Kelly Marcel: I think all of these amazing people, these icons in history were broken somehow. You don’t get to be Walt Disney without having something driving you – hard. He had had this situation with his father and didn’t want to break a promise to his kids. He promised them, he shouldn’t have but he did. It’s as simple as that. He wanted to be the antithesis of his own dad, he wanted to be a good father. And I think ultimately Pam wanted him to be a good father and that’s probably why she gave him the rights.

Okay, so now you’re done with Mr. Banks, what’s next for you?

Kelly Marcel: Yes, this one I bled. I just finished adapting Fifty Shades of Grey and doing a live-action Little Mermaid with Joe Wright. It’s from the Hans Christan Anderson very original versions. Away from Disney but I wish it was with Disney because they are actually really lovely beautiful people to work for. I’m obsessed with Muppets so I keep begging them ‘Please can I write The Muppets! I want to write The Muppets’ and they’re like ‘Really? That’s what you want to do next?’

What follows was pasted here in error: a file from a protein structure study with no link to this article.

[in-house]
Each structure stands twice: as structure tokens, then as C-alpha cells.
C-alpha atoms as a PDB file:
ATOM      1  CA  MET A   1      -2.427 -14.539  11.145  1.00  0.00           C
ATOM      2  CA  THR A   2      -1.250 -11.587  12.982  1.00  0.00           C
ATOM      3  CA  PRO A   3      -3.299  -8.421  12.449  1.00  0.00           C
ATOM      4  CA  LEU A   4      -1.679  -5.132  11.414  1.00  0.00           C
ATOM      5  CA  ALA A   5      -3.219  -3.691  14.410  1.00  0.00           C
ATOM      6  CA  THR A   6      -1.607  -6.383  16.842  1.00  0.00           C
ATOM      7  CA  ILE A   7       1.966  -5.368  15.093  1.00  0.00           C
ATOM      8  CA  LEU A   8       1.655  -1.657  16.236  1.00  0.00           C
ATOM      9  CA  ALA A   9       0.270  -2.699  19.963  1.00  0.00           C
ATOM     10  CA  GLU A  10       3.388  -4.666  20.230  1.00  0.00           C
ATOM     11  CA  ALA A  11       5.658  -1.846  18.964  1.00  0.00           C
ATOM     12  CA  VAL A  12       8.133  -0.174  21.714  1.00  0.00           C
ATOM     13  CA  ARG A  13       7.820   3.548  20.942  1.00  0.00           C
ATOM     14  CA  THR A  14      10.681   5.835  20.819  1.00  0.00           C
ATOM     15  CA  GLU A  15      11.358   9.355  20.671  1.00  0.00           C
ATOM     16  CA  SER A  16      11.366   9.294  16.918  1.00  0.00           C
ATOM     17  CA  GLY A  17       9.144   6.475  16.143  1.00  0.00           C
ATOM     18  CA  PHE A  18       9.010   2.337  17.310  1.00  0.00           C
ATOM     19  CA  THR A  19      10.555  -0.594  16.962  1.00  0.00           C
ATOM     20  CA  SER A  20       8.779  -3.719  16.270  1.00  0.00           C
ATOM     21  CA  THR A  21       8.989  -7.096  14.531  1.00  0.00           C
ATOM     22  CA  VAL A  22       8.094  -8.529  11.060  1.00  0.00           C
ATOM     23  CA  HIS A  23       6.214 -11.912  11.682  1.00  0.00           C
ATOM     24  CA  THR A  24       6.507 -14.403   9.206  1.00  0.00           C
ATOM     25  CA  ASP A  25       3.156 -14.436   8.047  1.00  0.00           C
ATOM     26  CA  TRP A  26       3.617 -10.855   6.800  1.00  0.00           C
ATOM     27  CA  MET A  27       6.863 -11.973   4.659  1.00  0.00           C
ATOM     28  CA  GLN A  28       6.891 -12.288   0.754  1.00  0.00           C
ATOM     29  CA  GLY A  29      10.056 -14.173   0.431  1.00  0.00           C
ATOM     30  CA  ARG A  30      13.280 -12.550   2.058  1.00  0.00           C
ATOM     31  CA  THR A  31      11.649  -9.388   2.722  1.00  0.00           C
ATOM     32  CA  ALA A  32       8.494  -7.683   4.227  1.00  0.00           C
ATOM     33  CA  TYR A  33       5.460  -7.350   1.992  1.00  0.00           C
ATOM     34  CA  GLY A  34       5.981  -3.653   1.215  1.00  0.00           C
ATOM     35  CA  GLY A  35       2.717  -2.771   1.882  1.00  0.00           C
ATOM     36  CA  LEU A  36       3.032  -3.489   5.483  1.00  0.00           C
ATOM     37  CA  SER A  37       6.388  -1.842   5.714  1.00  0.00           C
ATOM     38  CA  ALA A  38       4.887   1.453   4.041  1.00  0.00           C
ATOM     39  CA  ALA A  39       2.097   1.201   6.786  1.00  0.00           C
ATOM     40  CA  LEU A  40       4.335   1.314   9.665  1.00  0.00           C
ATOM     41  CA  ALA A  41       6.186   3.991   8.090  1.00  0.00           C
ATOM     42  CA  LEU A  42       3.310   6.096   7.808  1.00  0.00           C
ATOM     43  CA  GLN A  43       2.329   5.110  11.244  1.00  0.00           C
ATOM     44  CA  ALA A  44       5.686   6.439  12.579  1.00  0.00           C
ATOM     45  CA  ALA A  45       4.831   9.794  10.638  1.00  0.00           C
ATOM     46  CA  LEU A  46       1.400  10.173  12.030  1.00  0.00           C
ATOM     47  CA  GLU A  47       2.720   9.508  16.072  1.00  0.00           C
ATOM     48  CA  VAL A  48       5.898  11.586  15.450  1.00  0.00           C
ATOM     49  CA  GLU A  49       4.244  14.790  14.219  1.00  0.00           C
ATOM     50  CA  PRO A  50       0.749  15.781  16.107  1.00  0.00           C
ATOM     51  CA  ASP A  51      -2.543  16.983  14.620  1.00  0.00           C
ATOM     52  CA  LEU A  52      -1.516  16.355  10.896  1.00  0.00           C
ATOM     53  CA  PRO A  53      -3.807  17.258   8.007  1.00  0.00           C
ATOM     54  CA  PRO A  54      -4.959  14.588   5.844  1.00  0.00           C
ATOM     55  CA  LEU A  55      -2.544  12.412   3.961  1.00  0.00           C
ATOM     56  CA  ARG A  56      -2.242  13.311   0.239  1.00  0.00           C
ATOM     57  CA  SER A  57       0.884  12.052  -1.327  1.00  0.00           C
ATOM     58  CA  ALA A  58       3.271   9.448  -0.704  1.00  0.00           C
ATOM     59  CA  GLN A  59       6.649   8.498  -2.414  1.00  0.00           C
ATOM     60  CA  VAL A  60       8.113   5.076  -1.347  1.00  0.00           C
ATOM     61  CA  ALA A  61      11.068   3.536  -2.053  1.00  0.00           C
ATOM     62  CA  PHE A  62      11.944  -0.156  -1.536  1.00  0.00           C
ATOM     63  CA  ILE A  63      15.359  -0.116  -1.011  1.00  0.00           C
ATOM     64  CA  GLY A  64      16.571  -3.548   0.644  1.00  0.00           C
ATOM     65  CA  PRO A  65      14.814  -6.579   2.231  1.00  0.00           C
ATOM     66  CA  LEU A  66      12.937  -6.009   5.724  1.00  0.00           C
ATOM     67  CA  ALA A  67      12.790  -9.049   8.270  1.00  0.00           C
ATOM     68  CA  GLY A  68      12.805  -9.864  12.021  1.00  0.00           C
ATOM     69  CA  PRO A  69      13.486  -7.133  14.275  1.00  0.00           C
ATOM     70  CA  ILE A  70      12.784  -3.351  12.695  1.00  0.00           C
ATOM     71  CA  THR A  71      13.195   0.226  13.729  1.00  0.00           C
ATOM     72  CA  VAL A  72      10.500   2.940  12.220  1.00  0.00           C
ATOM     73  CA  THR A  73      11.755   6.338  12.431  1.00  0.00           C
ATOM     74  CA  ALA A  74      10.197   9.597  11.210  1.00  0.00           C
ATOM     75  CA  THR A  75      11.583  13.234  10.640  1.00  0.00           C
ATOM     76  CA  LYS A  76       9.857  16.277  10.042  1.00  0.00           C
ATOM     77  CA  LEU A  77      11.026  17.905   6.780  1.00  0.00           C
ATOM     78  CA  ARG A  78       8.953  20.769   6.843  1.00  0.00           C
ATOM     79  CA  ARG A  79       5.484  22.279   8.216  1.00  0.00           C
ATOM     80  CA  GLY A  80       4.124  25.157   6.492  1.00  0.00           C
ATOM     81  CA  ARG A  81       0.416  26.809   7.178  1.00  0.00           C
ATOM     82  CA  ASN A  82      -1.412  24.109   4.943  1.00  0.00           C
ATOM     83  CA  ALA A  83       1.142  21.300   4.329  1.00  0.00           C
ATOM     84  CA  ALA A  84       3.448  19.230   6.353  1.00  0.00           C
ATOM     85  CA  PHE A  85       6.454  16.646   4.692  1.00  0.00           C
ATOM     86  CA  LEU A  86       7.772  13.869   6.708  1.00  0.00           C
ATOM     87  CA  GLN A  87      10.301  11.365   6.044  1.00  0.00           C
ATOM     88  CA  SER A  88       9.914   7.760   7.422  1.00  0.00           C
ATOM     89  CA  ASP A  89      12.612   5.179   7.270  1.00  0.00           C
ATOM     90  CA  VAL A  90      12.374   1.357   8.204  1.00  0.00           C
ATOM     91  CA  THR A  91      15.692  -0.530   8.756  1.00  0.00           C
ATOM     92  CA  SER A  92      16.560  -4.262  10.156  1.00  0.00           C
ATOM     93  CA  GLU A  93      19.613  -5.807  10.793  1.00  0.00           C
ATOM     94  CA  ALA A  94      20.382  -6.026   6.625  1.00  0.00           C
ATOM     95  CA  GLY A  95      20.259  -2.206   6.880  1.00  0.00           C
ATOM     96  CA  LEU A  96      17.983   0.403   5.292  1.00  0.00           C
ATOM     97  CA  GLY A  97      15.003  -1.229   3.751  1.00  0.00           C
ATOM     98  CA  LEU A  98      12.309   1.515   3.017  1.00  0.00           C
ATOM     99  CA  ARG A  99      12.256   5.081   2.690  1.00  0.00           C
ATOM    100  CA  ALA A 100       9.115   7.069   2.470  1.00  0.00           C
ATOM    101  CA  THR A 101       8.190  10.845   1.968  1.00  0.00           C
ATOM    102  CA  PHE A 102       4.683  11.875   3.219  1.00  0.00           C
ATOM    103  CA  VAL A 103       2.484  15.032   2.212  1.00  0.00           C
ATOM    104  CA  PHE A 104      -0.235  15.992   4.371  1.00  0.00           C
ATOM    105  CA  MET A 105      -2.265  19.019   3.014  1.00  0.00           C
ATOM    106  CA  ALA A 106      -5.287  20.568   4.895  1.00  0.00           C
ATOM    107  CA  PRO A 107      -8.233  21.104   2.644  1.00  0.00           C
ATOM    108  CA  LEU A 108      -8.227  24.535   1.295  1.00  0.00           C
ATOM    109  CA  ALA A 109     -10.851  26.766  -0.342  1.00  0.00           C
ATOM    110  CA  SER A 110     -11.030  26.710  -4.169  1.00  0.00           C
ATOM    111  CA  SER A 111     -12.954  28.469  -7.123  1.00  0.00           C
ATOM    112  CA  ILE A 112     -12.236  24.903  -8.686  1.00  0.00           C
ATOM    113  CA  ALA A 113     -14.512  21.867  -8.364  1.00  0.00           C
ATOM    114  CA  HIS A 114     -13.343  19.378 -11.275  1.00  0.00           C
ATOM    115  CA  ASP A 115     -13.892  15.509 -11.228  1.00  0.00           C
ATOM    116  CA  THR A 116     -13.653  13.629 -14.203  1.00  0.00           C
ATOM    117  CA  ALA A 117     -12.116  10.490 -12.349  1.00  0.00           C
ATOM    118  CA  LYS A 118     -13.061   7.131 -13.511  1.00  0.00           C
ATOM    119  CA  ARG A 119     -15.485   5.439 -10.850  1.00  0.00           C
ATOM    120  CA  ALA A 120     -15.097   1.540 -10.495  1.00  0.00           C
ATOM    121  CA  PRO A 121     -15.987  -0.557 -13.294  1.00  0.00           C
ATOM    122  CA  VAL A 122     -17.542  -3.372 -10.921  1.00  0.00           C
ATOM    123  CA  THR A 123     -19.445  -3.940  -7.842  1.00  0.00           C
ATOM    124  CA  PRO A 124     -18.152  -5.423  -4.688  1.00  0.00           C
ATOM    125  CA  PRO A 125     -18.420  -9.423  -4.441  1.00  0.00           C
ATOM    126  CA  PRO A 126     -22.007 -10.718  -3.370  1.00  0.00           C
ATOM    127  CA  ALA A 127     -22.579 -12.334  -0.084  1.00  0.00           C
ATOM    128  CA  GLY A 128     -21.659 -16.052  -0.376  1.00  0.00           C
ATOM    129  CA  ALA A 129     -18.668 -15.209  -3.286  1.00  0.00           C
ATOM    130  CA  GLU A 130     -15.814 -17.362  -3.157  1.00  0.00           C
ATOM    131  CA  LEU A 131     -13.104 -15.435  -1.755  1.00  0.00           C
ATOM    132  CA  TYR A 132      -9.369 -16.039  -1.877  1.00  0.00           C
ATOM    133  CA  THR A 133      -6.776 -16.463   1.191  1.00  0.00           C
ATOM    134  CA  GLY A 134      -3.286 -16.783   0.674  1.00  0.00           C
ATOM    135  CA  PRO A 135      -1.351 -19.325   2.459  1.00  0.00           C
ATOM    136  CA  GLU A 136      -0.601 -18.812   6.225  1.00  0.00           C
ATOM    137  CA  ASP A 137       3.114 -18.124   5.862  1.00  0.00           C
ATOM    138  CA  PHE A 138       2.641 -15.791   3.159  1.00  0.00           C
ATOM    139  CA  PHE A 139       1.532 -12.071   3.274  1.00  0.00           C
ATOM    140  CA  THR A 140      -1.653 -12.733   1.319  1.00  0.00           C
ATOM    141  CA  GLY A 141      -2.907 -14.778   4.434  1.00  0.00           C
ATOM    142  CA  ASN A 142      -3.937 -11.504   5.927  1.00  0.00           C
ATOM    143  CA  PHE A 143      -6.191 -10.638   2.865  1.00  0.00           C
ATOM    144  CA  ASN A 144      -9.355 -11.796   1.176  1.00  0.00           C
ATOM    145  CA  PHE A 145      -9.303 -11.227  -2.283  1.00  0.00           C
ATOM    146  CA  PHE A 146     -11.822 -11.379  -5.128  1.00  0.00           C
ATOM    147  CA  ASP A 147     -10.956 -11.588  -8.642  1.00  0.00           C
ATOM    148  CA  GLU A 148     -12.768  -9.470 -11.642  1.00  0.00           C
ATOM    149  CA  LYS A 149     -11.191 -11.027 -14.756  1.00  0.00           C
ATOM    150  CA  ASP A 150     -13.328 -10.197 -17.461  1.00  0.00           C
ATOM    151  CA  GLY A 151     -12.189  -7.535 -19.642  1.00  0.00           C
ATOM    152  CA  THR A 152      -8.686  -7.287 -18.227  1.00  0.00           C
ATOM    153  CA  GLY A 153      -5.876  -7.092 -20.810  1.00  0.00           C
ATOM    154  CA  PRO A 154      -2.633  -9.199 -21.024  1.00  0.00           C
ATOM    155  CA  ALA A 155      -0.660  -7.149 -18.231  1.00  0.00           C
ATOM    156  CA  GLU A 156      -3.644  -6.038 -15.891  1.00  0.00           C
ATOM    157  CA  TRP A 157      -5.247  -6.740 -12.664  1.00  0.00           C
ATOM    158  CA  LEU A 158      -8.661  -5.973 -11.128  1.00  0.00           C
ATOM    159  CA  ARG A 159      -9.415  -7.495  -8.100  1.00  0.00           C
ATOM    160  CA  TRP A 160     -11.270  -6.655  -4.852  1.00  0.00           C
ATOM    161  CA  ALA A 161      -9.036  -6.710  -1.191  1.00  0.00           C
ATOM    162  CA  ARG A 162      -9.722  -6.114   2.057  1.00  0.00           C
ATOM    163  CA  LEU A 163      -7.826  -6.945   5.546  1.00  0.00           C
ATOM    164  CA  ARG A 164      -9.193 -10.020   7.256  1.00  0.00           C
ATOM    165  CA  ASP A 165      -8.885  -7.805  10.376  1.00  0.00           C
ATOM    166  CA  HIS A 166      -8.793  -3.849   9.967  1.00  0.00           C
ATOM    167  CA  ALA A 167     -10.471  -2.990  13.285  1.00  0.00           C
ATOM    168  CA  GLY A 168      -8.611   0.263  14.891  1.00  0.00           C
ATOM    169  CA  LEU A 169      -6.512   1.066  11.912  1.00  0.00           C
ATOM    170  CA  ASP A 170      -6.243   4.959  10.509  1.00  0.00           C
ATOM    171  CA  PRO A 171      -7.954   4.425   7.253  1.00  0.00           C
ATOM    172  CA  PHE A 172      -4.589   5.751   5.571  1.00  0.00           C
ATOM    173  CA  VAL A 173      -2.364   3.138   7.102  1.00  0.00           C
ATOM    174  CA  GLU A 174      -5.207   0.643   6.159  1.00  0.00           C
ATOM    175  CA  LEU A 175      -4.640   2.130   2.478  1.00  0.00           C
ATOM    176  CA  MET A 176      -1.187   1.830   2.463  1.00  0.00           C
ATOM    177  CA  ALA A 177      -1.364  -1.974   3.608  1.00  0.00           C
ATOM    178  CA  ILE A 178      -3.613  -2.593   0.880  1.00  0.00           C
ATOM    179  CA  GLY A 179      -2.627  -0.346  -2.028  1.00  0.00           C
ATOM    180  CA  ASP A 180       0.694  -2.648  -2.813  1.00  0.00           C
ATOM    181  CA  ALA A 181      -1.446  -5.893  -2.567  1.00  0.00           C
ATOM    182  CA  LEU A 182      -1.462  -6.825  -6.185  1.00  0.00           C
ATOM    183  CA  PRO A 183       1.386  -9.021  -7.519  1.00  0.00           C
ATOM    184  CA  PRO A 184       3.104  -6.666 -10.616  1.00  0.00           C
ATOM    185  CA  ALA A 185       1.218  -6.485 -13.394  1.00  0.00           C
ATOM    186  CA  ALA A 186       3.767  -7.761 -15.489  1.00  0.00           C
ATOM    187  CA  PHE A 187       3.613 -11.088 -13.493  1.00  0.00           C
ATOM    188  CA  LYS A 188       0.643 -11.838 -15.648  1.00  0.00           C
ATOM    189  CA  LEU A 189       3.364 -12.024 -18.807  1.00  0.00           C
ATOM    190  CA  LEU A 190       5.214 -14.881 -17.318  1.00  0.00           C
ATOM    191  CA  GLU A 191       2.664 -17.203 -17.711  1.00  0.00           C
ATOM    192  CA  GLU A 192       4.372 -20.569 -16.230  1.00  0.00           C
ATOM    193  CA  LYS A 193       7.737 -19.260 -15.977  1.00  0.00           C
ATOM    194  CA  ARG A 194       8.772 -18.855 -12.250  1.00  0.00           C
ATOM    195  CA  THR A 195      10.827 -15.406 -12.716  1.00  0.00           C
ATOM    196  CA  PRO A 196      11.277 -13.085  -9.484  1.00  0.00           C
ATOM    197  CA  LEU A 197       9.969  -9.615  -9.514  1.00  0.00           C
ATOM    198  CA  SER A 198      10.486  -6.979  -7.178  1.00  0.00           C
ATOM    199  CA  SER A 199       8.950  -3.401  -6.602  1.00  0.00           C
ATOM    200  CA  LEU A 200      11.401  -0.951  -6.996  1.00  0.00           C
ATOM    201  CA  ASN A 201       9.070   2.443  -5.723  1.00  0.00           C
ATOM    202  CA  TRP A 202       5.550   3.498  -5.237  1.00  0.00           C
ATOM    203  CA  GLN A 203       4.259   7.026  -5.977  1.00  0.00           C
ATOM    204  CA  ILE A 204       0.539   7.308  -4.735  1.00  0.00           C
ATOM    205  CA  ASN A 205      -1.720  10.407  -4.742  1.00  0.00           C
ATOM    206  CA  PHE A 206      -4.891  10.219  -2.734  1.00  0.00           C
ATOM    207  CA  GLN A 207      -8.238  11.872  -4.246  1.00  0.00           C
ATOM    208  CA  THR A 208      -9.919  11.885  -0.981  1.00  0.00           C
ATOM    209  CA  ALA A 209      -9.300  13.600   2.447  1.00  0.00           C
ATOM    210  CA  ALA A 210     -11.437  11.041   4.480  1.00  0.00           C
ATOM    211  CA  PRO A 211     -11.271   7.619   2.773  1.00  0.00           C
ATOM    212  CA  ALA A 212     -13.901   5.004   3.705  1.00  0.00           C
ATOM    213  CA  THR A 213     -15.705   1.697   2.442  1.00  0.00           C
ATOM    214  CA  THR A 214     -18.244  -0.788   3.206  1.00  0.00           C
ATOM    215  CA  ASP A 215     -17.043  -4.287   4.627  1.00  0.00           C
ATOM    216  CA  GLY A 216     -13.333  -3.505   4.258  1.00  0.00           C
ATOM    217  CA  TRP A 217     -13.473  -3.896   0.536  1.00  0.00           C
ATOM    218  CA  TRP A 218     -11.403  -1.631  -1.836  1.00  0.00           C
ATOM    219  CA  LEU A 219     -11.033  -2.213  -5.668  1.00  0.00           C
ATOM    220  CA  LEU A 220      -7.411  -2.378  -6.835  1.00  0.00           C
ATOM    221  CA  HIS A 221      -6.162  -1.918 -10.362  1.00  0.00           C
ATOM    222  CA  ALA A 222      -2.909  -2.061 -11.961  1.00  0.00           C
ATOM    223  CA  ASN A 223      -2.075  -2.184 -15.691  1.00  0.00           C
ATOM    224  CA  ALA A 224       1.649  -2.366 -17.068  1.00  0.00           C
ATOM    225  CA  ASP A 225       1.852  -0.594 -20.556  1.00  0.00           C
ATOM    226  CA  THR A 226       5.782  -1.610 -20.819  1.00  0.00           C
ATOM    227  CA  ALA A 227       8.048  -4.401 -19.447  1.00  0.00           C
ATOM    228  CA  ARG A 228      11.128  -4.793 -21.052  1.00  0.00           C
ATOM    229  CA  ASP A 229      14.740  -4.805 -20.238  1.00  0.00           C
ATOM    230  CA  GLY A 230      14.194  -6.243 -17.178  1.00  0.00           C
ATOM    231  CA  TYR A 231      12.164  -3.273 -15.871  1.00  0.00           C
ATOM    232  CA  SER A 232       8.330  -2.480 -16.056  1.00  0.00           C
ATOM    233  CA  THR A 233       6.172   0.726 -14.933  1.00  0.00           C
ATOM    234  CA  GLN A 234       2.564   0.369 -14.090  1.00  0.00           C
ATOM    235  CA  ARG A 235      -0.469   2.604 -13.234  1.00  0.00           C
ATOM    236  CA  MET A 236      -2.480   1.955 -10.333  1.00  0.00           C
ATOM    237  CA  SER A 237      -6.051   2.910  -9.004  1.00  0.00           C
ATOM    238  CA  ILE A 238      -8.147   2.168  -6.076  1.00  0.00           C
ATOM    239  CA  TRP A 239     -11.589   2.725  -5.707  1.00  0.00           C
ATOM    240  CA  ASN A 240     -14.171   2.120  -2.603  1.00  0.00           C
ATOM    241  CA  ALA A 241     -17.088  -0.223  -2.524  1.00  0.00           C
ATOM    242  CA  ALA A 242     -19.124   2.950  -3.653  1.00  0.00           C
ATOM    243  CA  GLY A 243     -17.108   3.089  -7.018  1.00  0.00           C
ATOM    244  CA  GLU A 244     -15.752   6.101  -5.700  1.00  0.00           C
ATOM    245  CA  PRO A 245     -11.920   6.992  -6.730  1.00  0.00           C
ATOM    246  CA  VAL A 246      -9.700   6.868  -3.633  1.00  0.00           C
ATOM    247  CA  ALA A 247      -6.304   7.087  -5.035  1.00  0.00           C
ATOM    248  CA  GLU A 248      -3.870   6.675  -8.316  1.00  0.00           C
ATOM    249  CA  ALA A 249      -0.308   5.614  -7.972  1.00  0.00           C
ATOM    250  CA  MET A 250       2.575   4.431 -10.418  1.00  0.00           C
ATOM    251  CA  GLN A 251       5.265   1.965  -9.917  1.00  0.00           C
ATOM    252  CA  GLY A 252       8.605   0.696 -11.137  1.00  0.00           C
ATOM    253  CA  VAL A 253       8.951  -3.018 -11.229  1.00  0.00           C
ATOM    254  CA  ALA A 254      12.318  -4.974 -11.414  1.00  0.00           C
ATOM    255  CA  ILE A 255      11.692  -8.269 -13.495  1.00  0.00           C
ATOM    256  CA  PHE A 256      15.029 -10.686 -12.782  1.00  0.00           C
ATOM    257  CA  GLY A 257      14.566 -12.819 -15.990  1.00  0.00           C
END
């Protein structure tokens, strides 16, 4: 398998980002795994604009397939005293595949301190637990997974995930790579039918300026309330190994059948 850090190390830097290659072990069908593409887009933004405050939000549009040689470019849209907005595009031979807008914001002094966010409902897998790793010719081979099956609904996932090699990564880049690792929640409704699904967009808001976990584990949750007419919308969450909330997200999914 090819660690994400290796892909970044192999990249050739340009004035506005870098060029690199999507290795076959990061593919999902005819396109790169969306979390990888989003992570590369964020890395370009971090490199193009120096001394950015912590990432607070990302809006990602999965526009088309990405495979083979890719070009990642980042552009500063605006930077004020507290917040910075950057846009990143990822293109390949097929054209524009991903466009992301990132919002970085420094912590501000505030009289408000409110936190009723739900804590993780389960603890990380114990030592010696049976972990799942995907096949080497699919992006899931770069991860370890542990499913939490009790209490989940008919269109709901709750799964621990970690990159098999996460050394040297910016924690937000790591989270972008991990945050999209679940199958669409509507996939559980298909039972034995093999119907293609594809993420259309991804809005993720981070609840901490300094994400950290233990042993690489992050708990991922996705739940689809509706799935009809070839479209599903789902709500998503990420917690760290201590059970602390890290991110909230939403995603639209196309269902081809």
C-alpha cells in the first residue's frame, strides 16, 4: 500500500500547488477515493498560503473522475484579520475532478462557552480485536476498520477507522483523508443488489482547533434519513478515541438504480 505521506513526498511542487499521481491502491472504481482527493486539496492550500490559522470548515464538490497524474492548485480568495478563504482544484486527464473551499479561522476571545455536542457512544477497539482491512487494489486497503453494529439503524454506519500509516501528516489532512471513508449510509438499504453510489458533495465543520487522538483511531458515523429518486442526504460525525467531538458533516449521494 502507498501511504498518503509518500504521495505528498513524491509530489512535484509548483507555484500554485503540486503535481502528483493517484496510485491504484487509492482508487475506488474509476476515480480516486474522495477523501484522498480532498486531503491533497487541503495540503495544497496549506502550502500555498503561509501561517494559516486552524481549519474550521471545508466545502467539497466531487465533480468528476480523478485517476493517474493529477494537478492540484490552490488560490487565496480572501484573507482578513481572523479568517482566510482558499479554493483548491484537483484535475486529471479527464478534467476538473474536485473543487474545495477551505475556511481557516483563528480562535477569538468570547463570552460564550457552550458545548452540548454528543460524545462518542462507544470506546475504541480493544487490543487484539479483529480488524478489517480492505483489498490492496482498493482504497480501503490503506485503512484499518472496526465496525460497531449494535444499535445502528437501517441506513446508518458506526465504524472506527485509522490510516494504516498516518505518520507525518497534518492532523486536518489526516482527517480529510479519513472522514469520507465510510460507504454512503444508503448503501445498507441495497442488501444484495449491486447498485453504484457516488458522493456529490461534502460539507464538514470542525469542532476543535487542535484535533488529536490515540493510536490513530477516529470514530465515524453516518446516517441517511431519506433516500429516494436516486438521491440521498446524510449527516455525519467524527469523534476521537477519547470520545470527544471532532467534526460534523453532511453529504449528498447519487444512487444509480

Lastly, since the film centers on what father’s impress upon their children, any specific nods to your dad?

Kelly Marcel: There are little things in the film that my dad used to say to me like when Colin takes the family out and they’re walking and he says ‘Come on, walking bus!’ That’s something from my dad. And when he called ‘Ginty, my old pal,’ that’s what my dad calls me. So my dad when I was sitting next to him (watching the movie), I see him get emotional in the seat and he’s not a crier and he just didn’t know any of that was in there. It was beautiful.

Saving Mr. Banks opens in limited theaters December 13 and wide December 20.